President-elect Joe Biden announced a $1.9 trillion economic plan to help stem the virus and provide financial assistance to individuals, businesses and state and local governments during a live event Thursday.
The live stream for this event has ended. Learn more about the economic plan here.
At the end of December, President Trump signed off on a $900 billion coronavirus relief bill that provided $600 stimulus checks to most Americans after weeks of negotiating and controversy. Once inaugurated on Jan. 20, Biden has promised to support a new economic plan that would deliver larger stimulus checks and financial relief to individuals and businesses struggling amid the pandemic’s economic fallout.
President-elect Joe Biden is unveiling a $1.9 trillion coronavirus plan Thursday to turn the tide on the pandemic, speeding up the vaccine rollout and providing financial help to individuals, states and local governments and businesses struggling with the prolonged economic fallout.
Called the “American Rescue Plan,” the legislative proposal would meet Biden’s goal of administering 100 million vaccines by the 100th day of his administration, while advancing his objective of reopening most schools by the spring. On a parallel track, it would deliver another round of aid to stabilize the economy while the public health effort seeks the upper hand on the pandemic, said aides who described the plan ahead of a speech by Biden on Thursday evening.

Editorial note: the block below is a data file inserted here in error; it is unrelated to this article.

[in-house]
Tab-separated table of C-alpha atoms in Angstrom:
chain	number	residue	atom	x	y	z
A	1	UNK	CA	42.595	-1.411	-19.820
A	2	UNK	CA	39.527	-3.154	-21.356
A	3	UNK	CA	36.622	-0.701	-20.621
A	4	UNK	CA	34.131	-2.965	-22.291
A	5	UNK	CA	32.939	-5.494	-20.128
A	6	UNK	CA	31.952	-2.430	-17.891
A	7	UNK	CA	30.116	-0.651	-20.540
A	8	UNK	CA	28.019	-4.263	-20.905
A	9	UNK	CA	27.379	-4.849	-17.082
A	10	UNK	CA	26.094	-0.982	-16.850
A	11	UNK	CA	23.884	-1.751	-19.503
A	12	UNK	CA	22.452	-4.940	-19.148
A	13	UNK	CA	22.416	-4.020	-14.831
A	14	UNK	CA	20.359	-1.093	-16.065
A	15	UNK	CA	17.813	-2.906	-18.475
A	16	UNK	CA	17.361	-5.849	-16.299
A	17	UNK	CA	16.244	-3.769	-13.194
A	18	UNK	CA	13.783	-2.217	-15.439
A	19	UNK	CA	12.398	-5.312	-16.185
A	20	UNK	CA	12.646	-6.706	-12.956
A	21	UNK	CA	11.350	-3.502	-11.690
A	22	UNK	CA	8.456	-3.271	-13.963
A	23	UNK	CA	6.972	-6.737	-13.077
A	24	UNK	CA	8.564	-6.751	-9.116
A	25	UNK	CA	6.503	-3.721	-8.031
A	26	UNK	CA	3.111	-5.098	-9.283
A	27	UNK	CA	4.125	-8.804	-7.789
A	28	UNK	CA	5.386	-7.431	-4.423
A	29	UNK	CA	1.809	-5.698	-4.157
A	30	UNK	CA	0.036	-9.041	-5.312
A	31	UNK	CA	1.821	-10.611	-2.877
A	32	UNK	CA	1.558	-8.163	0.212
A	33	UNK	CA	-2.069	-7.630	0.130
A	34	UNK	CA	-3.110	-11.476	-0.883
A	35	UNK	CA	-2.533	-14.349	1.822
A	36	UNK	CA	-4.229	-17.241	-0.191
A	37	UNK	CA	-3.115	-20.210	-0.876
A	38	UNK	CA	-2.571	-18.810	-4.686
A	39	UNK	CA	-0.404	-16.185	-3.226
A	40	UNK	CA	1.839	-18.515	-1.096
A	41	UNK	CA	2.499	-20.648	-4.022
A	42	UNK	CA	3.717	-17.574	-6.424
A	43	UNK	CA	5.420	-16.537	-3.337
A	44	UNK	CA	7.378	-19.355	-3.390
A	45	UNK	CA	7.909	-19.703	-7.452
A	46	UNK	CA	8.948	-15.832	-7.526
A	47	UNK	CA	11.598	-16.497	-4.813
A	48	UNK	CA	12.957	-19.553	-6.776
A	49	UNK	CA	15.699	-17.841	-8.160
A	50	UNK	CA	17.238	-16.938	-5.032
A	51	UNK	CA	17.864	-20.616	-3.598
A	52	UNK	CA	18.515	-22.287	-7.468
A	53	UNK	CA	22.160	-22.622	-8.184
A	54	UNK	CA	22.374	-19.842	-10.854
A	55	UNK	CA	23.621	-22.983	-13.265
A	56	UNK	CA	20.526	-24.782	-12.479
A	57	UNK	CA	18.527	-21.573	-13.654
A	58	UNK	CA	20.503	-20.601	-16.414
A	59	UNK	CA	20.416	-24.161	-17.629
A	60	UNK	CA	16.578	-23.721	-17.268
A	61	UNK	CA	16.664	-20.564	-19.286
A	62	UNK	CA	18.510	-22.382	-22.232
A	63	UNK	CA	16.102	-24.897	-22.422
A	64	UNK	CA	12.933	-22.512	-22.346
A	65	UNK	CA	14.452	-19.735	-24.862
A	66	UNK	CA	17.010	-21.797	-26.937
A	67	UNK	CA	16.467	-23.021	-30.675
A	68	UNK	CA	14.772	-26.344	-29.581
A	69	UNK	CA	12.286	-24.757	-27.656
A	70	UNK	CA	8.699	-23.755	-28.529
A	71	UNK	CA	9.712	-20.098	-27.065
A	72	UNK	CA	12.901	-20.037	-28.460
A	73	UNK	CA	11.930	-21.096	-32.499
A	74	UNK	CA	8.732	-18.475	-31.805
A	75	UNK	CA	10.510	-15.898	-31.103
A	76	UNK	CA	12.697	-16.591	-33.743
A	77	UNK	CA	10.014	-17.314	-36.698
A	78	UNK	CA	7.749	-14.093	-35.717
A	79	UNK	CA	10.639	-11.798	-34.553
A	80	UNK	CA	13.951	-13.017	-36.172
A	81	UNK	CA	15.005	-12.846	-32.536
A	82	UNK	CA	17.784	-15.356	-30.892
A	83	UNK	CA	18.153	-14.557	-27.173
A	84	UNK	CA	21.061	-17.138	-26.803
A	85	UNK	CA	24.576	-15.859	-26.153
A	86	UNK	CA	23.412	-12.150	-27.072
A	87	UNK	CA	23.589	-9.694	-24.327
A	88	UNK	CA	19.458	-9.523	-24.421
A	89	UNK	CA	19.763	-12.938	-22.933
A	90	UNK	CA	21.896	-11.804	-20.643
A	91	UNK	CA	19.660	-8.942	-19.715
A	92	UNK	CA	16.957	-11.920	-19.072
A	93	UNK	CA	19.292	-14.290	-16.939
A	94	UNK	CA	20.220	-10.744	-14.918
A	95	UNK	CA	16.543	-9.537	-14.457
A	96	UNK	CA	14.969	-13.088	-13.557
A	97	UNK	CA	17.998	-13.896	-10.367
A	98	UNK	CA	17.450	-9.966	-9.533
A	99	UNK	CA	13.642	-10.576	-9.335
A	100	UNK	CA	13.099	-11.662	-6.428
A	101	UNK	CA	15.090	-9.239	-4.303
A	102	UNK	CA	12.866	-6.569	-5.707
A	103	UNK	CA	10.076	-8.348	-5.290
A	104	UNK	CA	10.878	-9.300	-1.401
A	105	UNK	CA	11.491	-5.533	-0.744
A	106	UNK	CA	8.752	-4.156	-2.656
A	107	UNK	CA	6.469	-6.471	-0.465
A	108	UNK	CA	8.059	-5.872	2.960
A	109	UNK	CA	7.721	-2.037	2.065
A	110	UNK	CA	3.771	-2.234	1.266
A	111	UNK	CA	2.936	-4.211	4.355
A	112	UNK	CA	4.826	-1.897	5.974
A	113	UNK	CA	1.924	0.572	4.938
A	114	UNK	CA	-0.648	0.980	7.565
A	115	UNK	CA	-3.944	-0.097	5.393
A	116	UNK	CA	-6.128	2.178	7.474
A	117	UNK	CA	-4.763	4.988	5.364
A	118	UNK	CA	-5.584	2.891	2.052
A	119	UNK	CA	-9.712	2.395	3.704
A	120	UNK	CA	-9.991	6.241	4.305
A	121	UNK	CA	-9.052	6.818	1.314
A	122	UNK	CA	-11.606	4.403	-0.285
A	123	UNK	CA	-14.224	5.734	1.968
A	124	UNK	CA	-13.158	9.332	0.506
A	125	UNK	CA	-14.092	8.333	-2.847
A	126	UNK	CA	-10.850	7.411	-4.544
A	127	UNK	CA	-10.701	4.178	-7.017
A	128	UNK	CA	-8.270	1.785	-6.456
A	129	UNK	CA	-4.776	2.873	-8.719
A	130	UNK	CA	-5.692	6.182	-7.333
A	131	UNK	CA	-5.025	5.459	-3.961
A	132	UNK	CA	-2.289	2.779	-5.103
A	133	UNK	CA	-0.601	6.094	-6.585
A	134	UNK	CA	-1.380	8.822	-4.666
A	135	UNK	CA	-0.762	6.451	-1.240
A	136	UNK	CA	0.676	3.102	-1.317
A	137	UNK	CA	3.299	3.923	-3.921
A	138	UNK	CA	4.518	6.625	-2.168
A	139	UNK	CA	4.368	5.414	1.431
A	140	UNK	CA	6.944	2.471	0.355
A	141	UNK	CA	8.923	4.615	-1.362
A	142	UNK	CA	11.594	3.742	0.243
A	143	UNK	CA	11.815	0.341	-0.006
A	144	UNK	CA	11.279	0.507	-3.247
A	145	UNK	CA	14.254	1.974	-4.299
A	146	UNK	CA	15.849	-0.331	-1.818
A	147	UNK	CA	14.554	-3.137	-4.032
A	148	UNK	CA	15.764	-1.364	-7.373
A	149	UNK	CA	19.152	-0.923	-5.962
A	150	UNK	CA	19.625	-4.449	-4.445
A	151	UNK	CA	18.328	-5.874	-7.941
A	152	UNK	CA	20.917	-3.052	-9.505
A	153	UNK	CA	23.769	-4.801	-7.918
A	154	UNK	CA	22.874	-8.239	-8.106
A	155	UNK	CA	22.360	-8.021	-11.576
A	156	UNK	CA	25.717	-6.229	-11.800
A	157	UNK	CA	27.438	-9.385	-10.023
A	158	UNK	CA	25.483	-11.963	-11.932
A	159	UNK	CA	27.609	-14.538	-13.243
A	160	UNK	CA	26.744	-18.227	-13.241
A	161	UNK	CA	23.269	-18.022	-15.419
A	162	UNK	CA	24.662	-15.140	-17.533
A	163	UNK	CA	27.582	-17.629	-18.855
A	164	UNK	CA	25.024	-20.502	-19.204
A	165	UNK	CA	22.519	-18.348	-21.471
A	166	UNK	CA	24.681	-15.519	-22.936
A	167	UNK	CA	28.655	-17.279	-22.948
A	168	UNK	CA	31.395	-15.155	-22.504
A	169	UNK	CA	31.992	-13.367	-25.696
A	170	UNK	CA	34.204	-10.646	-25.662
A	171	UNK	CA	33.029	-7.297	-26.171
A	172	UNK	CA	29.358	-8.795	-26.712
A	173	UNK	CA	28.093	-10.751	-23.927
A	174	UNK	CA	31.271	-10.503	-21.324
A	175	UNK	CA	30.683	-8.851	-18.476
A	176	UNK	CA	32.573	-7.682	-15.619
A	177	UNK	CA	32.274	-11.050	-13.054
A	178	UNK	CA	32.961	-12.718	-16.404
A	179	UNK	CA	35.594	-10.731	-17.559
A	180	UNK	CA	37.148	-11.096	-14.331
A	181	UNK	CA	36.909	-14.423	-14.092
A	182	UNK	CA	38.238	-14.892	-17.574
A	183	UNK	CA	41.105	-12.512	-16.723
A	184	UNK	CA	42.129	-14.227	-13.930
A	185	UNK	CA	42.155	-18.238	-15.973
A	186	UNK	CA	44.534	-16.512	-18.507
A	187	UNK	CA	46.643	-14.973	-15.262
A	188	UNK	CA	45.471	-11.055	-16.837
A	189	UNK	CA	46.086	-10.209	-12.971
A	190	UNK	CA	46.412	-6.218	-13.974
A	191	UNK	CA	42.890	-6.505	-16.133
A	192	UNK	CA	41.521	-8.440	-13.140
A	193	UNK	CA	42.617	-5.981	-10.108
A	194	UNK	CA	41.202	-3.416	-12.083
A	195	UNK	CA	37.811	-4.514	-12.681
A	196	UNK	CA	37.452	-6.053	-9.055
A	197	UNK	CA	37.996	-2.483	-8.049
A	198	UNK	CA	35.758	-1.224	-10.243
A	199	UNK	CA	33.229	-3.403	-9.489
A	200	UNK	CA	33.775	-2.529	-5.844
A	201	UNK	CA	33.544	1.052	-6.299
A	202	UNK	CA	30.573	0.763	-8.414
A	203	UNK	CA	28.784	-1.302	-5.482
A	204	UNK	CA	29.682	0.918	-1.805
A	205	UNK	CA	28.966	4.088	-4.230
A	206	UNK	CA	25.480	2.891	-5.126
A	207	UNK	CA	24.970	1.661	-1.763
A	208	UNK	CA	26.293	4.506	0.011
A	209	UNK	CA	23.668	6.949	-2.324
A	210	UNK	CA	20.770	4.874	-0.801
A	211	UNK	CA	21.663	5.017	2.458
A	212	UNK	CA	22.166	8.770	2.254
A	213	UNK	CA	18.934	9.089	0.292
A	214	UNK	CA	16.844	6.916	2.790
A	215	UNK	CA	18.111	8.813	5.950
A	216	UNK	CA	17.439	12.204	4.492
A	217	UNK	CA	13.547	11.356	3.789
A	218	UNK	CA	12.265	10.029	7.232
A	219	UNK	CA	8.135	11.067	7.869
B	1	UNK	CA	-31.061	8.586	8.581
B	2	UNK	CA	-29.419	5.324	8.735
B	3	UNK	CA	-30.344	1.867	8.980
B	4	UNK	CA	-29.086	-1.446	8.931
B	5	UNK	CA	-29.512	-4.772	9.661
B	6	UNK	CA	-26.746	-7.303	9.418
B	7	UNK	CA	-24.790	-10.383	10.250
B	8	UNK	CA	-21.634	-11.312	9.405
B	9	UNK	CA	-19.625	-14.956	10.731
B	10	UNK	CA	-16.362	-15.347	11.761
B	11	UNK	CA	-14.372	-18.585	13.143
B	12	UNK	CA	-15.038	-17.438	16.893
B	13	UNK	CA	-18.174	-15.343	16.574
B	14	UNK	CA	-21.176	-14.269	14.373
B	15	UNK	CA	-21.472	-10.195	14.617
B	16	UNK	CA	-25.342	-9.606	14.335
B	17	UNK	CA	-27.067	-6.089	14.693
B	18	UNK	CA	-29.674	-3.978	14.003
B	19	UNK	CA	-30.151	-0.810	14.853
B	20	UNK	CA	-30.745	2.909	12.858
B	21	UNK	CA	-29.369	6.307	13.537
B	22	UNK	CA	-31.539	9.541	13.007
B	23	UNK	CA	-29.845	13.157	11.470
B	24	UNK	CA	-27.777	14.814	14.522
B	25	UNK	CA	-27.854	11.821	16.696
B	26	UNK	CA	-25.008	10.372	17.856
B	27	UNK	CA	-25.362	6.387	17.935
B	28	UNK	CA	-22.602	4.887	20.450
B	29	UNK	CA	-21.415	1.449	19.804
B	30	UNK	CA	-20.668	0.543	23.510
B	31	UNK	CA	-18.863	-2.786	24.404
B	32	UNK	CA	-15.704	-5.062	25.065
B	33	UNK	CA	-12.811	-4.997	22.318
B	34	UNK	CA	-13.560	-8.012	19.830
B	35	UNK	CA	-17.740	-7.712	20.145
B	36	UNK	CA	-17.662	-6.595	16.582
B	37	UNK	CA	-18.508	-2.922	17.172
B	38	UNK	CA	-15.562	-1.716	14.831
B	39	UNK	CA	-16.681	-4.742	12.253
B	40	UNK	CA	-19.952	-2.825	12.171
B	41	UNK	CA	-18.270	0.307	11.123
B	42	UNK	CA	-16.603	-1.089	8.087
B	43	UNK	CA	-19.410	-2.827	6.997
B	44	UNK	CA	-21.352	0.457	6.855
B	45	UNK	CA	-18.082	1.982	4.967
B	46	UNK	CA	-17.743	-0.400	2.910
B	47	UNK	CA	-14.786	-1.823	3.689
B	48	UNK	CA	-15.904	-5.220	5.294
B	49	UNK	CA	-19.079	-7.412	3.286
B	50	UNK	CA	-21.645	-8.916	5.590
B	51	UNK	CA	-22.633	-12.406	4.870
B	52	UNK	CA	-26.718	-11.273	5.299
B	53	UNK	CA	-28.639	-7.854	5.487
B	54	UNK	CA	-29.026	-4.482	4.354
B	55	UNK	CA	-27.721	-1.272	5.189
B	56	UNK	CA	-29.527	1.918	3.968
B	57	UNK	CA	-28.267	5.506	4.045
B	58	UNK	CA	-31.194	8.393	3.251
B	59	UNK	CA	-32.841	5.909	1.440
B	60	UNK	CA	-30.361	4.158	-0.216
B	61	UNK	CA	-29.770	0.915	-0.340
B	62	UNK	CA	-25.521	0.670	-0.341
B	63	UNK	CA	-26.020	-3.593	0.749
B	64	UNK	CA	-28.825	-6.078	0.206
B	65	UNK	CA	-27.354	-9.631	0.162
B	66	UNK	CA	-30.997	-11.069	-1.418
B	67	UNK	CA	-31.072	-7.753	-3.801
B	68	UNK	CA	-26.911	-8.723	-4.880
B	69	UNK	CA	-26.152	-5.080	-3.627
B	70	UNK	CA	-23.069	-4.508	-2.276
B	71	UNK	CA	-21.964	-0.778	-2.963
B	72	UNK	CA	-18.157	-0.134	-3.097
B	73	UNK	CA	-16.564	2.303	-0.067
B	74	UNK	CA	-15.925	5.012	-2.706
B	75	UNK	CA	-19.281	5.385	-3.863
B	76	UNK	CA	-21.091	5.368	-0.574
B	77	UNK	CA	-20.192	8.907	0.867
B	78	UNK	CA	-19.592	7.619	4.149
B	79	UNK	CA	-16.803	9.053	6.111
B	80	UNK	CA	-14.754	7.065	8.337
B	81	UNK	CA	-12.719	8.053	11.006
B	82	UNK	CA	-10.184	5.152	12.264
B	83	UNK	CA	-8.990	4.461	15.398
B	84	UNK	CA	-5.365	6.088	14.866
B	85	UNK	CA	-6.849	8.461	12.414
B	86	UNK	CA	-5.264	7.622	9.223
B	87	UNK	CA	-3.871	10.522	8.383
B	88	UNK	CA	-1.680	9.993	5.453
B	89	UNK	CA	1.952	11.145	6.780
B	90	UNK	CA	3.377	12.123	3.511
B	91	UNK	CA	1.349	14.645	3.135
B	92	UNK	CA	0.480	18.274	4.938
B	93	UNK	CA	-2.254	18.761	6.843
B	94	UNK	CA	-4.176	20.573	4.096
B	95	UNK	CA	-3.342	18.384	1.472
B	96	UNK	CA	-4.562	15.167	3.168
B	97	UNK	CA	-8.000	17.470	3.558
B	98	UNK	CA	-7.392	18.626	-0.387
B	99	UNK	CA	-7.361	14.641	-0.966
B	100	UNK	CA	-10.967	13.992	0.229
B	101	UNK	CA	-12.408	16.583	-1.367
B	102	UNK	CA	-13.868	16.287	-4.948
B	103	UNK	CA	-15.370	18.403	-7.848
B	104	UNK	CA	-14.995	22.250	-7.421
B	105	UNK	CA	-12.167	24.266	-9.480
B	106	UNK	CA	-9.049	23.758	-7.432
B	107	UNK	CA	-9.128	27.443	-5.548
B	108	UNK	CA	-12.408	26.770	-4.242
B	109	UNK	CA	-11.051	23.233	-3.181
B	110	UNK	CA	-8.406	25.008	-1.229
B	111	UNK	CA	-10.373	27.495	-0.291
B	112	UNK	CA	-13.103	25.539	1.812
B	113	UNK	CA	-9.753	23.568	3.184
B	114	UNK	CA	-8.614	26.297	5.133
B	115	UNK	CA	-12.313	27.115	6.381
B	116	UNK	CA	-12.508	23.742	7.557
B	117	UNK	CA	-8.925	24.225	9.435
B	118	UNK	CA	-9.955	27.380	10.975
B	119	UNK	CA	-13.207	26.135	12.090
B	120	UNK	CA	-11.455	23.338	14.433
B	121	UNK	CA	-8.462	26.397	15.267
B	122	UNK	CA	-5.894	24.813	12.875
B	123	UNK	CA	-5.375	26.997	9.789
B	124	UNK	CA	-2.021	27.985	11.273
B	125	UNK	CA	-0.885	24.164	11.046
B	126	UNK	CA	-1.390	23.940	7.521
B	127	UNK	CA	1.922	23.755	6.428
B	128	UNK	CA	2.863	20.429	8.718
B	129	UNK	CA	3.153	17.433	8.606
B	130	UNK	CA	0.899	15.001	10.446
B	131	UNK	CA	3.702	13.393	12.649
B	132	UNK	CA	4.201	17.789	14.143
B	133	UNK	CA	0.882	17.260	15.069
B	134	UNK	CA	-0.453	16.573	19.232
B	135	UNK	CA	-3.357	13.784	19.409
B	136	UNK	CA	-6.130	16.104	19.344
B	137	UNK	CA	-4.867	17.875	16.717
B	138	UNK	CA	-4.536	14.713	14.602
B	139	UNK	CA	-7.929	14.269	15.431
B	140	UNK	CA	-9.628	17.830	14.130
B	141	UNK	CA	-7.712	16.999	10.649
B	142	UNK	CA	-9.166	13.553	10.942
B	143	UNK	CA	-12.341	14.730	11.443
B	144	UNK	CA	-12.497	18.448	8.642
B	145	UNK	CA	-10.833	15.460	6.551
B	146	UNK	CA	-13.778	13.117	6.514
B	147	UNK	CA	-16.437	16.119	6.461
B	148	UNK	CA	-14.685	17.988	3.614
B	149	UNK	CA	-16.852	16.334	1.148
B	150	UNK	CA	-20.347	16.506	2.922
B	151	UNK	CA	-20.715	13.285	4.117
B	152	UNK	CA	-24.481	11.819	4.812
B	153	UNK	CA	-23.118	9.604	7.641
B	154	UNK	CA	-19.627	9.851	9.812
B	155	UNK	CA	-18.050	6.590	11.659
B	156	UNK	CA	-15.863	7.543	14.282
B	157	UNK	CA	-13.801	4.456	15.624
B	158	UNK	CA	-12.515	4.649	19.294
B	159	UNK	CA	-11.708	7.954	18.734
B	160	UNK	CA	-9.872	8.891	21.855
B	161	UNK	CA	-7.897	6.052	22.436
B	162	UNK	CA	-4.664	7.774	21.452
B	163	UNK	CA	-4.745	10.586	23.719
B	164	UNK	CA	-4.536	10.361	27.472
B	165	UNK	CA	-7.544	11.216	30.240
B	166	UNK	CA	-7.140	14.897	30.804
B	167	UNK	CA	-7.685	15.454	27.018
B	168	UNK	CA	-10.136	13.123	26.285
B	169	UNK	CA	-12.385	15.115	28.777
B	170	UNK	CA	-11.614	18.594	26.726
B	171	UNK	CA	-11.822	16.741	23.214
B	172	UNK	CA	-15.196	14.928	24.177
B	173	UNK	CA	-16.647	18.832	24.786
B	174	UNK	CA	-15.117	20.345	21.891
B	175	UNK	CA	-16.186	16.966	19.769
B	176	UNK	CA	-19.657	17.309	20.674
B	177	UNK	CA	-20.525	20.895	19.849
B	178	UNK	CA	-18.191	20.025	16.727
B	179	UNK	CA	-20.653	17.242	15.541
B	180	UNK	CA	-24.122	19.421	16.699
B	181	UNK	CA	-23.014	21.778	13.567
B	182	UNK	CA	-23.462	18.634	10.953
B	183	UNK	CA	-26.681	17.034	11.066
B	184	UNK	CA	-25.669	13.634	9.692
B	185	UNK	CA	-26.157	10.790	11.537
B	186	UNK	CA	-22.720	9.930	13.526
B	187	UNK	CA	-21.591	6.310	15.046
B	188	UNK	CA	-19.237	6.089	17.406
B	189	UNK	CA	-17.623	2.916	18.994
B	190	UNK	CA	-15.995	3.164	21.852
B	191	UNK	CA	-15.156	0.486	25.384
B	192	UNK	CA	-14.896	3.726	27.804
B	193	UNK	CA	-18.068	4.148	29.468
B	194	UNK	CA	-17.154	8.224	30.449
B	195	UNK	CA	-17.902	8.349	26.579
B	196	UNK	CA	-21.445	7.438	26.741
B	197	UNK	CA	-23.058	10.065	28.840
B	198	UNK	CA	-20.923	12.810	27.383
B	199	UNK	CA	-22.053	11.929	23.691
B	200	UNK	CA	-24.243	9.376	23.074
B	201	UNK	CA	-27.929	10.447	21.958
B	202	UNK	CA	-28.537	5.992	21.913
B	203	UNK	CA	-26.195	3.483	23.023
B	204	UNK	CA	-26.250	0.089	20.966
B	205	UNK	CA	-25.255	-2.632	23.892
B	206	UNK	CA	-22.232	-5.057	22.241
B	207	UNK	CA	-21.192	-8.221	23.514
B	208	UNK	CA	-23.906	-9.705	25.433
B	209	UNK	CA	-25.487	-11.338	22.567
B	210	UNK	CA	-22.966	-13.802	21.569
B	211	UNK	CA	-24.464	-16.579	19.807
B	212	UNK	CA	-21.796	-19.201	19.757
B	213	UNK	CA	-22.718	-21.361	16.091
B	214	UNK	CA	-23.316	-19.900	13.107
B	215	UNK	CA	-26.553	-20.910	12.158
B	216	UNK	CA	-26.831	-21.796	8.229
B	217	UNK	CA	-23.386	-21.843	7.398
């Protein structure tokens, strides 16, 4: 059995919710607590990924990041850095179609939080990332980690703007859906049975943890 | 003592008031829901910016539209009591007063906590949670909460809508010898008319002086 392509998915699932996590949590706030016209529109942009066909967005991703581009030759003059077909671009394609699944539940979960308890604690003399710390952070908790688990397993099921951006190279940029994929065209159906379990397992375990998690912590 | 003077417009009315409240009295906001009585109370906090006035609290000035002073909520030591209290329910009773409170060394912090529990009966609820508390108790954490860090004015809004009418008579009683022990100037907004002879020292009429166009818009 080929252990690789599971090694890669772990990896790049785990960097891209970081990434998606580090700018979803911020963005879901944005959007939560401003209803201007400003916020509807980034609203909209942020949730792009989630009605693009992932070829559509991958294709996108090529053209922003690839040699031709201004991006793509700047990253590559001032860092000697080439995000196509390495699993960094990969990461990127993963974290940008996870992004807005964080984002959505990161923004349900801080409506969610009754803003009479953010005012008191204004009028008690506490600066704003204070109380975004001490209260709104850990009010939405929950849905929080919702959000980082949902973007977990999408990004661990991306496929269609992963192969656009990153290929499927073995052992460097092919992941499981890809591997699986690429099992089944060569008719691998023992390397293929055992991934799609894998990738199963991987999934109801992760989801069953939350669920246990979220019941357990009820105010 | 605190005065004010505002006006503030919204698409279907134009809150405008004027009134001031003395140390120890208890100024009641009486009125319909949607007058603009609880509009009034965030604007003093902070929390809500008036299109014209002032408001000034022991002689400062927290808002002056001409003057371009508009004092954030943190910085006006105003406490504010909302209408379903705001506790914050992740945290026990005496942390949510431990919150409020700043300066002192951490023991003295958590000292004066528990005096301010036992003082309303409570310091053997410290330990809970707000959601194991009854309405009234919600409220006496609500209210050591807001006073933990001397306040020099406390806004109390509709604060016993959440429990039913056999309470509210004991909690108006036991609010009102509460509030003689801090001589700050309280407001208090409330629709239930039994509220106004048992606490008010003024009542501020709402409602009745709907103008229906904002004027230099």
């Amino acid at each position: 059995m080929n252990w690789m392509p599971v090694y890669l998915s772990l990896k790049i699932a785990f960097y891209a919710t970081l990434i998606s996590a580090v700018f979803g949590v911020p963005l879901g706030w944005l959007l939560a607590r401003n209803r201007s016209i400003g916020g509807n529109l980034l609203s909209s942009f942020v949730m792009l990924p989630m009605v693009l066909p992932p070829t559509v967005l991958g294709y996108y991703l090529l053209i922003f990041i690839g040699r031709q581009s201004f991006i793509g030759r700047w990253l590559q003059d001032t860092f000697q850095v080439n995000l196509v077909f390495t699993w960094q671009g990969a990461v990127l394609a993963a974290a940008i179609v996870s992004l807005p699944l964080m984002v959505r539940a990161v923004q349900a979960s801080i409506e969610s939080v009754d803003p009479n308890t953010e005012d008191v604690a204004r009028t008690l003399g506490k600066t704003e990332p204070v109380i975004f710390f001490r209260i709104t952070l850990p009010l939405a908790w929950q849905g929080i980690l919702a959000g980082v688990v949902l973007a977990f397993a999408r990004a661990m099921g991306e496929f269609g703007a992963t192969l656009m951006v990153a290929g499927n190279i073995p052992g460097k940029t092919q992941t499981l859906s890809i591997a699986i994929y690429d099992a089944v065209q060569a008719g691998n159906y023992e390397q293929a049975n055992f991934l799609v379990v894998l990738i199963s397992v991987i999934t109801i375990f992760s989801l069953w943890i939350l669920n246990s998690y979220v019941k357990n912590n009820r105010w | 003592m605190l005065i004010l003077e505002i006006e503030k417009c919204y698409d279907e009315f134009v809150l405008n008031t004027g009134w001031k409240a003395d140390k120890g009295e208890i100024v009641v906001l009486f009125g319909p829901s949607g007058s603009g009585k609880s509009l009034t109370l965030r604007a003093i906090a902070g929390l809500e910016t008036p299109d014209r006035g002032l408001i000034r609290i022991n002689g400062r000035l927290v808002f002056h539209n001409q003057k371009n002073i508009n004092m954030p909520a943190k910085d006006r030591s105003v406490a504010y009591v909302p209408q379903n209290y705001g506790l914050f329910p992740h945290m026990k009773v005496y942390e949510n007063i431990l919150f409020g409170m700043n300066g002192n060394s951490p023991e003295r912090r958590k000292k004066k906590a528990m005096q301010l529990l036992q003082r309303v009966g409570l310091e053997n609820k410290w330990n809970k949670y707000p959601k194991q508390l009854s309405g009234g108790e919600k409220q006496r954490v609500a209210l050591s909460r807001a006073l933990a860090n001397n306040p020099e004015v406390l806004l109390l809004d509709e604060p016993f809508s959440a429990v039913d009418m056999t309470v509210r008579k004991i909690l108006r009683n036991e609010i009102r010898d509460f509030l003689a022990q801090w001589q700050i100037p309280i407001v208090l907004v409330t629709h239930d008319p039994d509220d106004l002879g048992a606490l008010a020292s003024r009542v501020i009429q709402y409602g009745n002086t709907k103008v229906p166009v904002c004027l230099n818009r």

It includes $1,400 checks for most Americans, which on top of $600 provided in the most recent COVID-19 bill would bring the total to the $2,000 that Biden has called for. The plan would also extend a temporary boost in unemployment benefits and a moratorium on evictions and foreclosures through September. And it shoehorns in the long-term Democratic policy aim of increasing the minimum wage to $15 an hour and expanding paid leave for workers across the economy.
Senate Democratic leader Chuck Schumer of New York has said Biden’s proposal will be his first order of business this year. The emergency legislation would be paid for with borrowed money, adding to trillions in debt the government has already incurred to confront the pandemic.